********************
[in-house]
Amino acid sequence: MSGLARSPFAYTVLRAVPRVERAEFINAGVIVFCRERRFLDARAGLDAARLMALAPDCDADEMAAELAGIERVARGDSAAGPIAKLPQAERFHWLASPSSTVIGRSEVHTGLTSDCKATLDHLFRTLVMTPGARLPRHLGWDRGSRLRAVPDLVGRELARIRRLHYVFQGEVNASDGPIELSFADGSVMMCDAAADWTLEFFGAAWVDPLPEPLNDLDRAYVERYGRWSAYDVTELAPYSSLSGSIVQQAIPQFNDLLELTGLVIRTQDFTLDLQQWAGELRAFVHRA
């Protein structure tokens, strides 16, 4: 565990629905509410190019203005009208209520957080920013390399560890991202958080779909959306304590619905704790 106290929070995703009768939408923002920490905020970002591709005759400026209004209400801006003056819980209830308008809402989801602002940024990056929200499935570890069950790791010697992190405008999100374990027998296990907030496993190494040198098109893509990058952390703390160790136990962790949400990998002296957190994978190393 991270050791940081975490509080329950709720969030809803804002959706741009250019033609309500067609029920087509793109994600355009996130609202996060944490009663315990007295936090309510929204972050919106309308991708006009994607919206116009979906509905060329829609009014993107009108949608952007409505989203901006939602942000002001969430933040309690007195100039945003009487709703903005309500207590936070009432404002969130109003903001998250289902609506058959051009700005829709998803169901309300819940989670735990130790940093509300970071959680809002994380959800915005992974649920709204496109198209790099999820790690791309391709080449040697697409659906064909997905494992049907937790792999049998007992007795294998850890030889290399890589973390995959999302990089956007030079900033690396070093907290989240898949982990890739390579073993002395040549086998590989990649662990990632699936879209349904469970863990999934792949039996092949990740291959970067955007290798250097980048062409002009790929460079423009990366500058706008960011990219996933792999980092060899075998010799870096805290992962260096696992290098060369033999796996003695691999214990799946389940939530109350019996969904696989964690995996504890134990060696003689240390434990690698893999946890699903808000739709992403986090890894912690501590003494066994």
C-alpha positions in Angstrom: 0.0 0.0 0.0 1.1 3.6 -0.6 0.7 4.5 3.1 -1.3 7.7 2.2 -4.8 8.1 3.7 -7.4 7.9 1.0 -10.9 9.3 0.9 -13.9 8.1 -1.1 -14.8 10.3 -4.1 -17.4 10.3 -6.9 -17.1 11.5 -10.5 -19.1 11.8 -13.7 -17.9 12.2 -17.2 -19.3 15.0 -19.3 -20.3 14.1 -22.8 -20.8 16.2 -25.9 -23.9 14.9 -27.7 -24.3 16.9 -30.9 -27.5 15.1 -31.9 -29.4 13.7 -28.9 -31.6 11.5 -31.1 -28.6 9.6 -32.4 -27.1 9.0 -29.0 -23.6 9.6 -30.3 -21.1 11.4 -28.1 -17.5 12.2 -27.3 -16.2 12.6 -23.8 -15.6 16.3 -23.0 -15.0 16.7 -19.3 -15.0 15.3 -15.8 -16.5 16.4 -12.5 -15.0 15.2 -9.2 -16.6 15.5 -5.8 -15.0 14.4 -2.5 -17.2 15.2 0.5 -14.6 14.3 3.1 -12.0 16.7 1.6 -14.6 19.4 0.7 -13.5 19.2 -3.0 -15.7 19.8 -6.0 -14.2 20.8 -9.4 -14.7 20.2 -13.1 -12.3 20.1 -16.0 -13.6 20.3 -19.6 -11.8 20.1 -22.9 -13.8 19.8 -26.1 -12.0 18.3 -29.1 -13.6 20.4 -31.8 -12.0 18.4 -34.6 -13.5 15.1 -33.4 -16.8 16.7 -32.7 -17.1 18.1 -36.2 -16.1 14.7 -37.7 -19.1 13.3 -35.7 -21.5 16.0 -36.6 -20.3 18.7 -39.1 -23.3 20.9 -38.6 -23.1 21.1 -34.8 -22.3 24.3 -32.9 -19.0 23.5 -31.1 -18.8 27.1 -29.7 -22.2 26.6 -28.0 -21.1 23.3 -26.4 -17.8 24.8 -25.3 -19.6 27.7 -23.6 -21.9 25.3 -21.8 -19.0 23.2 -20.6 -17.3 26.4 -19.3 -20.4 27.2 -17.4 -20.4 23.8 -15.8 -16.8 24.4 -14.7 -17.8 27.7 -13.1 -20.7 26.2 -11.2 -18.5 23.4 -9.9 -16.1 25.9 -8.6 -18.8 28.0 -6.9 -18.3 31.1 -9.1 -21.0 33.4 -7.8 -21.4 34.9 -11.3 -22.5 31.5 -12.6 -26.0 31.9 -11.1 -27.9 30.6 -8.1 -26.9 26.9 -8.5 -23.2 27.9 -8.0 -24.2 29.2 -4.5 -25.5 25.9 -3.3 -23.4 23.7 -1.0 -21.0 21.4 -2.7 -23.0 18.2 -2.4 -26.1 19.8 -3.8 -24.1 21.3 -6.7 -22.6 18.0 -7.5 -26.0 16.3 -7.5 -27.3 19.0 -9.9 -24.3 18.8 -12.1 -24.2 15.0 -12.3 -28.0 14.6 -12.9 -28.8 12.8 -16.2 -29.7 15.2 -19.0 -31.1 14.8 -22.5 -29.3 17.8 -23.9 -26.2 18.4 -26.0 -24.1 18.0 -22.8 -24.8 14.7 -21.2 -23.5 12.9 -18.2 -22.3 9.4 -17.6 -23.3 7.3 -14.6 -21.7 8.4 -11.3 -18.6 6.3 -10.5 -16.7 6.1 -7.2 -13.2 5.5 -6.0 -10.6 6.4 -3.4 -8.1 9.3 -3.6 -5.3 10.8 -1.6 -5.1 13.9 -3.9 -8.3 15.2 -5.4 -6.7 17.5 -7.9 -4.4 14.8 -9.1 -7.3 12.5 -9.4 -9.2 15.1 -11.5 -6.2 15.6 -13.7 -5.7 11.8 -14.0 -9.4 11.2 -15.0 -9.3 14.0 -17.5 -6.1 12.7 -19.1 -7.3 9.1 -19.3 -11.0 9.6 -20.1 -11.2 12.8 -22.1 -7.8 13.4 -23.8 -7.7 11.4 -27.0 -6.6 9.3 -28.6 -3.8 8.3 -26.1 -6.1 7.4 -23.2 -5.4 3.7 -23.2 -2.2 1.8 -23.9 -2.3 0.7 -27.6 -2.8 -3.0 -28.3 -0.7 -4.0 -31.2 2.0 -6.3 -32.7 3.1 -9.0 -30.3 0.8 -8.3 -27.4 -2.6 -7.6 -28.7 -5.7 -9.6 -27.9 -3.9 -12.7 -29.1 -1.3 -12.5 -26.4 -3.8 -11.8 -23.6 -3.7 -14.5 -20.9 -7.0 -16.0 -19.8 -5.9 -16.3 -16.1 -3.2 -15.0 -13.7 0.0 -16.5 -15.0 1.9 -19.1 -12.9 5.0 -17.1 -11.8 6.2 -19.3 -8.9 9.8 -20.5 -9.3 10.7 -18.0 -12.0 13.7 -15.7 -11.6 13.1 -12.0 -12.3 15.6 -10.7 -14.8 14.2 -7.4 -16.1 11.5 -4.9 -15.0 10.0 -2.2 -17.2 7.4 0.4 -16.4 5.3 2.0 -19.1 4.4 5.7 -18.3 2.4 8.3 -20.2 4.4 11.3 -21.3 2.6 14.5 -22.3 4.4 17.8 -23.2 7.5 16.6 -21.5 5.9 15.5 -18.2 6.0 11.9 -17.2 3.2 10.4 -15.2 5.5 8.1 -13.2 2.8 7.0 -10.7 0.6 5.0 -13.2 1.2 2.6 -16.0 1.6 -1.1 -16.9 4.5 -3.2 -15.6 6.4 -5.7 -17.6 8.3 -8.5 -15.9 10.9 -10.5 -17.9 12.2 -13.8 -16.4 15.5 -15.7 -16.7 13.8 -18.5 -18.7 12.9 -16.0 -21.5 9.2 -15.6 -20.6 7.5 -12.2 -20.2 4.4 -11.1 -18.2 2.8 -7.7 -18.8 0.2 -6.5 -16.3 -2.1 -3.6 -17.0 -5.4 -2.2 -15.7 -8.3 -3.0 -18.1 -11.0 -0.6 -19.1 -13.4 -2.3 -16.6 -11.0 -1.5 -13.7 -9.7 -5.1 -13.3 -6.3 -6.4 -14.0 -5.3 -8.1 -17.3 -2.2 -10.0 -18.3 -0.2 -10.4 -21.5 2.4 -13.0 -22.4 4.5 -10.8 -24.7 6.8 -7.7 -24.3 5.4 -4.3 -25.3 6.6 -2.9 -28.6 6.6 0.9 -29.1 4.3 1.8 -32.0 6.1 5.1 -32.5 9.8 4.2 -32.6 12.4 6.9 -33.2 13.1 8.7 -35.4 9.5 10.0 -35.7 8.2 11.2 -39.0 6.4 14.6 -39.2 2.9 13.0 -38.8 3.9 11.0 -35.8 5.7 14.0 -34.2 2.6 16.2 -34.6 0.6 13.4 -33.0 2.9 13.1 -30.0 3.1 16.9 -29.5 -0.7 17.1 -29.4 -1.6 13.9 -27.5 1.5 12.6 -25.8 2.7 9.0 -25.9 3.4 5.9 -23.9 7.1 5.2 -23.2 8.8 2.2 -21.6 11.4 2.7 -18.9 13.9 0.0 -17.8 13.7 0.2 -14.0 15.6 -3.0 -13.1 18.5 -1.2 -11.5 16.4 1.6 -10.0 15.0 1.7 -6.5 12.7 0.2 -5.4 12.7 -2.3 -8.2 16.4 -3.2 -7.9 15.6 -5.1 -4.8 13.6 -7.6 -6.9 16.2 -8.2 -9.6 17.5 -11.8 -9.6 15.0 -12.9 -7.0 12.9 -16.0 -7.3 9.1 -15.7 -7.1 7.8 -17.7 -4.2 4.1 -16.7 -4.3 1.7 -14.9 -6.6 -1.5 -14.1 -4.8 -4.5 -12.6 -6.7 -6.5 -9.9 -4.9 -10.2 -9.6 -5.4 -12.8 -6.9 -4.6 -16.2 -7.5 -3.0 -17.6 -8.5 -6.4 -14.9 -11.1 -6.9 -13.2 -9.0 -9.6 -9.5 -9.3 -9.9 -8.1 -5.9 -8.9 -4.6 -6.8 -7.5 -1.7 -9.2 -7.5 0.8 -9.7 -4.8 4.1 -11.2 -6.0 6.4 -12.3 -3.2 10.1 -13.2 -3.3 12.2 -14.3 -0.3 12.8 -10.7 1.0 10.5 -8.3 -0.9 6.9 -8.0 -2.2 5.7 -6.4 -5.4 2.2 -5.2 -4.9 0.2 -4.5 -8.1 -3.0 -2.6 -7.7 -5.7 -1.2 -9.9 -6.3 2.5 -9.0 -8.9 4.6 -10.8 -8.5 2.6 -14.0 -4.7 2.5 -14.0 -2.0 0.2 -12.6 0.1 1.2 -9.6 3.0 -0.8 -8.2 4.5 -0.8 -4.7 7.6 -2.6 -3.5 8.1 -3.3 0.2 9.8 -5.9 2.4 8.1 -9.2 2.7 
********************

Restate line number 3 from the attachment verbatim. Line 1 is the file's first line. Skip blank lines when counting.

């Protein structure tokens, strides 16, 4: 565990629905509410190019203005009208209520957080920013390399560890991202958080779909959306304590619905704790 106290929070995703009768939408923002920490905020970002591709005759400026209004209400801006003056819980209830308008809402989801602002940024990056929200499935570890069950790791010697992190405008999100374990027998296990907030496993190494040198098109893509990058952390703390160790136990962790949400990998002296957190994978190393 991270050791940081975490509080329950709720969030809803804002959706741009250019033609309500067609029920087509793109994600355009996130609202996060944490009663315990007295936090309510929204972050919106309308991708006009994607919206116009979906509905060329829609009014993107009108949608952007409505989203901006939602942000002001969430933040309690007195100039945003009487709703903005309500207590936070009432404002969130109003903001998250289902609506058959051009700005829709998803169901309300819940989670735990130790940093509300970071959680809002994380959800915005992974649920709204496109198209790099999820790690791309391709080449040697697409659906064909997905494992049907937790792999049998007992007795294998850890030889290399890589973390995959999302990089956007030079900033690396070093907290989240898949982990890739390579073993002395040549086998590989990649662990990632699936879209349904469970863990999934792949039996092949990740291959970067955007290798250097980048062409002009790929460079423009990366500058706008960011990219996933792999980092060899075998010799870096805290992962260096696992290098060369033999796996003695691999214990799946389940939530109350019996969904696989964690995996504890134990060696003689240390434990690698893999946890699903808000739709992403986090890894912690501590003494066994």